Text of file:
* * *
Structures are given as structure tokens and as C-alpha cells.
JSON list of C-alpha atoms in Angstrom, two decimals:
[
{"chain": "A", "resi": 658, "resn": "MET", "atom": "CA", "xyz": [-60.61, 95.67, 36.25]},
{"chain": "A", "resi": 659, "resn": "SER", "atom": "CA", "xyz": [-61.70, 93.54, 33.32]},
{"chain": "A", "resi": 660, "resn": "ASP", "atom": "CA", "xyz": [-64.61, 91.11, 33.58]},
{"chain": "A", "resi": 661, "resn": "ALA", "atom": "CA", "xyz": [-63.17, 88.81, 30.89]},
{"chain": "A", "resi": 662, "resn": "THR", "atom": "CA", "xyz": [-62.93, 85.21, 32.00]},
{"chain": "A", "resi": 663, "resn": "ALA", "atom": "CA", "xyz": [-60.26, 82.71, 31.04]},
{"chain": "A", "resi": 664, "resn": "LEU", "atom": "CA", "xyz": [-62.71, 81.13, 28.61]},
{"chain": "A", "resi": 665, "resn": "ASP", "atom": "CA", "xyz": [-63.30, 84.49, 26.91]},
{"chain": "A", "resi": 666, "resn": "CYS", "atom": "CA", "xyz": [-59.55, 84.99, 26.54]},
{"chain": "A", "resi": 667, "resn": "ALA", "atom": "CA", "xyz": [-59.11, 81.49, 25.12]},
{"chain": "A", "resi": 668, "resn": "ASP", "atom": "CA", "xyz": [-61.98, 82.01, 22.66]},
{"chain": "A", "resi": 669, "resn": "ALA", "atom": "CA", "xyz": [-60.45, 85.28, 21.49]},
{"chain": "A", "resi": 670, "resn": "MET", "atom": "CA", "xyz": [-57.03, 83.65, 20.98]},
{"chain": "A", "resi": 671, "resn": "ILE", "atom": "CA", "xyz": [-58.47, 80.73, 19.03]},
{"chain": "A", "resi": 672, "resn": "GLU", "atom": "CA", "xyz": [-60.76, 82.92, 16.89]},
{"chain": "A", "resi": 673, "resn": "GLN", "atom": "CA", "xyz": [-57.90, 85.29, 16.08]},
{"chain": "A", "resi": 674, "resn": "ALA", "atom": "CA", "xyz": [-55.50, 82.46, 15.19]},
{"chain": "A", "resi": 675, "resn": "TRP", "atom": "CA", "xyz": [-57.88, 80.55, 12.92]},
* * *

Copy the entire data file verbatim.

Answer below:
Structures are given as structure tokens and as C-alpha cells.
JSON list of C-alpha atoms in Angstrom, two decimals:
[
{"chain": "A", "resi": 658, "resn": "MET", "atom": "CA", "xyz": [-60.61, 95.67, 36.25]},
{"chain": "A", "resi": 659, "resn": "SER", "atom": "CA", "xyz": [-61.70, 93.54, 33.32]},
{"chain": "A", "resi": 660, "resn": "ASP", "atom": "CA", "xyz": [-64.61, 91.11, 33.58]},
{"chain": "A", "resi": 661, "resn": "ALA", "atom": "CA", "xyz": [-63.17, 88.81, 30.89]},
{"chain": "A", "resi": 662, "resn": "THR", "atom": "CA", "xyz": [-62.93, 85.21, 32.00]},
{"chain": "A", "resi": 663, "resn": "ALA", "atom": "CA", "xyz": [-60.26, 82.71, 31.04]},
{"chain": "A", "resi": 664, "resn": "LEU", "atom": "CA", "xyz": [-62.71, 81.13, 28.61]},
{"chain": "A", "resi": 665, "resn": "ASP", "atom": "CA", "xyz": [-63.30, 84.49, 26.91]},
{"chain": "A", "resi": 666, "resn": "CYS", "atom": "CA", "xyz": [-59.55, 84.99, 26.54]},
{"chain": "A", "resi": 667, "resn": "ALA", "atom": "CA", "xyz": [-59.11, 81.49, 25.12]},
{"chain": "A", "resi": 668, "resn": "ASP", "atom": "CA", "xyz": [-61.98, 82.01, 22.66]},
{"chain": "A", "resi": 669, "resn": "ALA", "atom": "CA", "xyz": [-60.45, 85.28, 21.49]},
{"chain": "A", "resi": 670, "resn": "MET", "atom": "CA", "xyz": [-57.03, 83.65, 20.98]},
{"chain": "A", "resi": 671, "resn": "ILE", "atom": "CA", "xyz": [-58.47, 80.73, 19.03]},
{"chain": "A", "resi": 672, "resn": "GLU", "atom": "CA", "xyz": [-60.76, 82.92, 16.89]},
{"chain": "A", "resi": 673, "resn": "GLN", "atom": "CA", "xyz": [-57.90, 85.29, 16.08]},
{"chain": "A", "resi": 674, "resn": "ALA", "atom": "CA", "xyz": [-55.50, 82.46, 15.19]},
{"chain": "A", "resi": 675, "resn": "TRP", "atom": "CA", "xyz": [-57.88, 80.55, 12.92]},